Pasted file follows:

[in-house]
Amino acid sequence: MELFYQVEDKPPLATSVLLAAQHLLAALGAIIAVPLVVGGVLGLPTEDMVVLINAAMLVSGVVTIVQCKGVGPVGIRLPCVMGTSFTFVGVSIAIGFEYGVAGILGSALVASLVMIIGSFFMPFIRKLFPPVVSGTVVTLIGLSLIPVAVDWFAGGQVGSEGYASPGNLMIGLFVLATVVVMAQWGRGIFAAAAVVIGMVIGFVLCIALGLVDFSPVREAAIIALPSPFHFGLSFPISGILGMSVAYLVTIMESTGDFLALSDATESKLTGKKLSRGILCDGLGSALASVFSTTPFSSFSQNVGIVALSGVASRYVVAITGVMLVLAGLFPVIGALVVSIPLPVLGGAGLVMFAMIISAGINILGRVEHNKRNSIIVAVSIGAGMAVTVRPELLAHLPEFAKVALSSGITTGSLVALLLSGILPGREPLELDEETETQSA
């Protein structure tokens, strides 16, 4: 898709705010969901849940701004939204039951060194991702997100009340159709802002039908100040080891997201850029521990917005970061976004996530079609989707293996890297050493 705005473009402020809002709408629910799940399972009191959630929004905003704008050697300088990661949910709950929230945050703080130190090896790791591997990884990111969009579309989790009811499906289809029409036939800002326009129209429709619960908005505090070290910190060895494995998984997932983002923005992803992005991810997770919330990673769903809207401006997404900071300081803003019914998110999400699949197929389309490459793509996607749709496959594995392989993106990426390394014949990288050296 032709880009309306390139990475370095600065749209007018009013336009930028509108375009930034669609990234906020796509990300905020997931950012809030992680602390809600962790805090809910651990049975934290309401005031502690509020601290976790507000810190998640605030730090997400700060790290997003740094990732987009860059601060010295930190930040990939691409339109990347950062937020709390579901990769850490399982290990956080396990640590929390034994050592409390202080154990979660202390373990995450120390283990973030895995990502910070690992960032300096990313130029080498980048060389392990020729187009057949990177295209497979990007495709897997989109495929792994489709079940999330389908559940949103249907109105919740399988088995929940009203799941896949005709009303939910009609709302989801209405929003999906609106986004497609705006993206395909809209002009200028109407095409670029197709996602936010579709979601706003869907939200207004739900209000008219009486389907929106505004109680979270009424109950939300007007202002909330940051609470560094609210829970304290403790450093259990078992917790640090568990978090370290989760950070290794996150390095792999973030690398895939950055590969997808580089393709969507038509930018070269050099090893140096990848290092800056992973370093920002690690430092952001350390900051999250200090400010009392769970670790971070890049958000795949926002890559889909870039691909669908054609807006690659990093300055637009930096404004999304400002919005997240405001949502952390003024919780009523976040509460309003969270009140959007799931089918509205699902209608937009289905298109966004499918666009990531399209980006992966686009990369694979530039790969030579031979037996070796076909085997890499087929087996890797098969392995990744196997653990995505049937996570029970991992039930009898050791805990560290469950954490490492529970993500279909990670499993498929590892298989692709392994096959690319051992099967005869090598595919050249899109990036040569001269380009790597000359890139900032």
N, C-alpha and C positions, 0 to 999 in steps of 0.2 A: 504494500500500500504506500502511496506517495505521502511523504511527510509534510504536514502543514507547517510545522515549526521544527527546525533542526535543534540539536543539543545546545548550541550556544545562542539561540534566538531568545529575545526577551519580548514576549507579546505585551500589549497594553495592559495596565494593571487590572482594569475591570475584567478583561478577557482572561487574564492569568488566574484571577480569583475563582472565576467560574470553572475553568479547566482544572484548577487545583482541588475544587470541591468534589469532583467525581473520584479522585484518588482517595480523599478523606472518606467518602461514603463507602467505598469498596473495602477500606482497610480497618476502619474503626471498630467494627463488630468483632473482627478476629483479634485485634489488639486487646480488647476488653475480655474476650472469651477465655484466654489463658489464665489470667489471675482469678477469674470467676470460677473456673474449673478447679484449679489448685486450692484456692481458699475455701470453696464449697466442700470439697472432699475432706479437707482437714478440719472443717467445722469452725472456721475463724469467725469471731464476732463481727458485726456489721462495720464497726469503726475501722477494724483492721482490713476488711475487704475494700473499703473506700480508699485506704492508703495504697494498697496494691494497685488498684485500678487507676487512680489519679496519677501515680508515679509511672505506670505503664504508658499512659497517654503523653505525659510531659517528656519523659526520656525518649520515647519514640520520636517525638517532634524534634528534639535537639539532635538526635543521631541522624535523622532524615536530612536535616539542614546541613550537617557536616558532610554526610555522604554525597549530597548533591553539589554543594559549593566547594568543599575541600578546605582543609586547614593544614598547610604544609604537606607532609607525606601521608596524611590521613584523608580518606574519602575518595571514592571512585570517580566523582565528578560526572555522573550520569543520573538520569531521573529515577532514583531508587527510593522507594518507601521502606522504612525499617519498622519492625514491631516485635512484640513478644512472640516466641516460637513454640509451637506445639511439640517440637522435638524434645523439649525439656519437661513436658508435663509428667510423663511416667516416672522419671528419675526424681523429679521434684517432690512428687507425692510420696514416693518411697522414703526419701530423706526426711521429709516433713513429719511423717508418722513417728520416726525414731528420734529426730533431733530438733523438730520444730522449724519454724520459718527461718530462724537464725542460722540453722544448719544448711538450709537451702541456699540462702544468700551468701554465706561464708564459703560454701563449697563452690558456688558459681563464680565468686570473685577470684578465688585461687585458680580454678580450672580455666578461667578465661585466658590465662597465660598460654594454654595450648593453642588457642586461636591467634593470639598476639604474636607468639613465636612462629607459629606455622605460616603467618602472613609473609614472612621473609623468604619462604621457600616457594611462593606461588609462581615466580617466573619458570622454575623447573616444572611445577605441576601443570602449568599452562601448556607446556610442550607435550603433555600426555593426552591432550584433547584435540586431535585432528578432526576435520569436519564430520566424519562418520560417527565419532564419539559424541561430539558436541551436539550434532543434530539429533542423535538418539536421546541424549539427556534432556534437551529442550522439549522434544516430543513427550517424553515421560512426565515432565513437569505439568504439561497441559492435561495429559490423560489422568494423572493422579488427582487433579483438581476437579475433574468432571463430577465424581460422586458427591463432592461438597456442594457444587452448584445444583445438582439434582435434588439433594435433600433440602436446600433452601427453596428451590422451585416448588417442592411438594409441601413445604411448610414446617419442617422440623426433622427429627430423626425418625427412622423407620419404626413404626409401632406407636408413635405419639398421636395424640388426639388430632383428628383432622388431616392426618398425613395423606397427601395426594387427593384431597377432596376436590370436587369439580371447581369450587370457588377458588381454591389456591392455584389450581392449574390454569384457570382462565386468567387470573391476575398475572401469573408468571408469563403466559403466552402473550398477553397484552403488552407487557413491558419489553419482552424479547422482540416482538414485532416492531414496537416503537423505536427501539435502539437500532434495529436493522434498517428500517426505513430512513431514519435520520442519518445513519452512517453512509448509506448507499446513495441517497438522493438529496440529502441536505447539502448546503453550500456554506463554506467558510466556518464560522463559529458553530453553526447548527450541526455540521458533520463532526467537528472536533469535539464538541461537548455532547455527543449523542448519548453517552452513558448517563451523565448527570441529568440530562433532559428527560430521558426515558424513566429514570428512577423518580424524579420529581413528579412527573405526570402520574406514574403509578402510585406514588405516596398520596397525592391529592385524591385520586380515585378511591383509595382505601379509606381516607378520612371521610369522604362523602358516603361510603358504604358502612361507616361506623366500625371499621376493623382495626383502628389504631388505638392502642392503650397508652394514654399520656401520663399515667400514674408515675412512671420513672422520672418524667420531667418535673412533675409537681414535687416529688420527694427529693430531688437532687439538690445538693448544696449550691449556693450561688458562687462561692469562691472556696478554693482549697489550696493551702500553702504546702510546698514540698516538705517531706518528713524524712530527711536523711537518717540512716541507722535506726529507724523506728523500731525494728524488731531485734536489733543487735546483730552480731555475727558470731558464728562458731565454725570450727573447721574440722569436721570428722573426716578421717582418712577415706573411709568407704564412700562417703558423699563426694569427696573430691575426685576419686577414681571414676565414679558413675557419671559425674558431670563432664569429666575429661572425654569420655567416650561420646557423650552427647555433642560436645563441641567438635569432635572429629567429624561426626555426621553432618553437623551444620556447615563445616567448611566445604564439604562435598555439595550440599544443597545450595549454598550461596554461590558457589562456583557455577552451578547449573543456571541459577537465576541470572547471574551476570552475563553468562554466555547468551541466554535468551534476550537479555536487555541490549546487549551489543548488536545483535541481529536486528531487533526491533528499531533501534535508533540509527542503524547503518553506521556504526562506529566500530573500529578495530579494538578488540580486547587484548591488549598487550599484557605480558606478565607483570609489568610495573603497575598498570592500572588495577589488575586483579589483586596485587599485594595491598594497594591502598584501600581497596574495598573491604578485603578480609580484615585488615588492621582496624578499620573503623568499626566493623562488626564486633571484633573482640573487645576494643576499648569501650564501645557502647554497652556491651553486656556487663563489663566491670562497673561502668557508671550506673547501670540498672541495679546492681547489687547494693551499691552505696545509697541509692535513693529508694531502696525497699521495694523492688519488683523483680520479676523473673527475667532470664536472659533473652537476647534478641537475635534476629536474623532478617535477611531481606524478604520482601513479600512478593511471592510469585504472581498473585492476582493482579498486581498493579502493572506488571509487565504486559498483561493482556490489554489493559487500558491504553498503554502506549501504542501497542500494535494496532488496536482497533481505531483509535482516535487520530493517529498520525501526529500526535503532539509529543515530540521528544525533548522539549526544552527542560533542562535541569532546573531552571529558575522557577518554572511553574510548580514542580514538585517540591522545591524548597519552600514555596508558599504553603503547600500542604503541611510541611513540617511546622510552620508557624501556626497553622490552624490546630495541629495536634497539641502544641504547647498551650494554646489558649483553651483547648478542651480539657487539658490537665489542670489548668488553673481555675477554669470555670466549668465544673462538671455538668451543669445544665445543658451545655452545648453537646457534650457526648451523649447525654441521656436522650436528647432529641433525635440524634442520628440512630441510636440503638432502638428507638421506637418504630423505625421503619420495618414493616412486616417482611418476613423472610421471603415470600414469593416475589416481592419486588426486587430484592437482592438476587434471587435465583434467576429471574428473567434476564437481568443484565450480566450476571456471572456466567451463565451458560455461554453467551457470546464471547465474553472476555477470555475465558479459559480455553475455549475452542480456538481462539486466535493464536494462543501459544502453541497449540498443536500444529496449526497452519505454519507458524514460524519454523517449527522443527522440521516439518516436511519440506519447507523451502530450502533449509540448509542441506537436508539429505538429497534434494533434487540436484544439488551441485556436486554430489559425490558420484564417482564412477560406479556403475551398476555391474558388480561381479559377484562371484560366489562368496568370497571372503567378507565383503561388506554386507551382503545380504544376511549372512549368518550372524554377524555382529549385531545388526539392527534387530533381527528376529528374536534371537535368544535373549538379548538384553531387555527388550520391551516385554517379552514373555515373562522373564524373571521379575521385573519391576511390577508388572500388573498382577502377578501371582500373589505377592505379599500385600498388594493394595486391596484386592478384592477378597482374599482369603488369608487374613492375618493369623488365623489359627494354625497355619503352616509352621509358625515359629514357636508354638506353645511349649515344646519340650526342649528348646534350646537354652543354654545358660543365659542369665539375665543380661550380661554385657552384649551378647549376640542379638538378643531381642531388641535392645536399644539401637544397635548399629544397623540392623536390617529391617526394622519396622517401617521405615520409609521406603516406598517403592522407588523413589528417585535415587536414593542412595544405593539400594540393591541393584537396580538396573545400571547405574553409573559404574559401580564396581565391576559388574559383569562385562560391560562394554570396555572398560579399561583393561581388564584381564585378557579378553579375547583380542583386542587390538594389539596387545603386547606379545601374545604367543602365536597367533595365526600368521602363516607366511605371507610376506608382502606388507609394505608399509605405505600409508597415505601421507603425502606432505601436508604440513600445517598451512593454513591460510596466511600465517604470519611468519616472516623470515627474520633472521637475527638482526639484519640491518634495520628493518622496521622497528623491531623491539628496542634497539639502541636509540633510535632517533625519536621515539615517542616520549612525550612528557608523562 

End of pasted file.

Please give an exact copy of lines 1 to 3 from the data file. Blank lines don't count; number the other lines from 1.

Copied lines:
[in-house]
Amino acid sequence: MELFYQVEDKPPLATSVLLAAQHLLAALGAIIAVPLVVGGVLGLPTEDMVVLINAAMLVSGVVTIVQCKGVGPVGIRLPCVMGTSFTFVGVSIAIGFEYGVAGILGSALVASLVMIIGSFFMPFIRKLFPPVVSGTVVTLIGLSLIPVAVDWFAGGQVGSEGYASPGNLMIGLFVLATVVVMAQWGRGIFAAAAVVIGMVIGFVLCIALGLVDFSPVREAAIIALPSPFHFGLSFPISGILGMSVAYLVTIMESTGDFLALSDATESKLTGKKLSRGILCDGLGSALASVFSTTPFSSFSQNVGIVALSGVASRYVVAITGVMLVLAGLFPVIGALVVSIPLPVLGGAGLVMFAMIISAGINILGRVEHNKRNSIIVAVSIGAGMAVTVRPELLAHLPEFAKVALSSGITTGSLVALLLSGILPGREPLELDEETETQSA
């Protein structure tokens, strides 16, 4: 898709705010969901849940701004939204039951060194991702997100009340159709802002039908100040080891997201850029521990917005970061976004996530079609989707293996890297050493 705005473009402020809002709408629910799940399972009191959630929004905003704008050697300088990661949910709950929230945050703080130190090896790791591997990884990111969009579309989790009811499906289809029409036939800002326009129209429709619960908005505090070290910190060895494995998984997932983002923005992803992005991810997770919330990673769903809207401006997404900071300081803003019914998110999400699949197929389309490459793509996607749709496959594995392989993106990426390394014949990288050296 032709880009309306390139990475370095600065749209007018009013336009930028509108375009930034669609990234906020796509990300905020997931950012809030992680602390809600962790805090809910651990049975934290309401005031502690509020601290976790507000810190998640605030730090997400700060790290997003740094990732987009860059601060010295930190930040990939691409339109990347950062937020709390579901990769850490399982290990956080396990640590929390034994050592409390202080154990979660202390373990995450120390283990973030895995990502910070690992960032300096990313130029080498980048060389392990020729187009057949990177295209497979990007495709897997989109495929792994489709079940999330389908559940949103249907109105919740399988088995929940009203799941896949005709009303939910009609709302989801209405929003999906609106986004497609705006993206395909809209002009200028109407095409670029197709996602936010579709979601706003869907939200207004739900209000008219009486389907929106505004109680979270009424109950939300007007202002909330940051609470560094609210829970304290403790450093259990078992917790640090568990978090370290989760950070290794996150390095792999973030690398895939950055590969997808580089393709969507038509930018070269050099090893140096990848290092800056992973370093920002690690430092952001350390900051999250200090400010009392769970670790971070890049958000795949926002890559889909870039691909669908054609807006690659990093300055637009930096404004999304400002919005997240405001949502952390003024919780009523976040509460309003969270009140959007799931089918509205699902209608937009289905298109966004499918666009990531399209980006992966686009990369694979530039790969030579031979037996070796076909085997890499087929087996890797098969392995990744196997653990995505049937996570029970991992039930009898050791805990560290469950954490490492529970993500279909990670499993498929590892298989692709392994096959690319051992099967005869090598595919050249899109990036040569001269380009790597000359890139900032």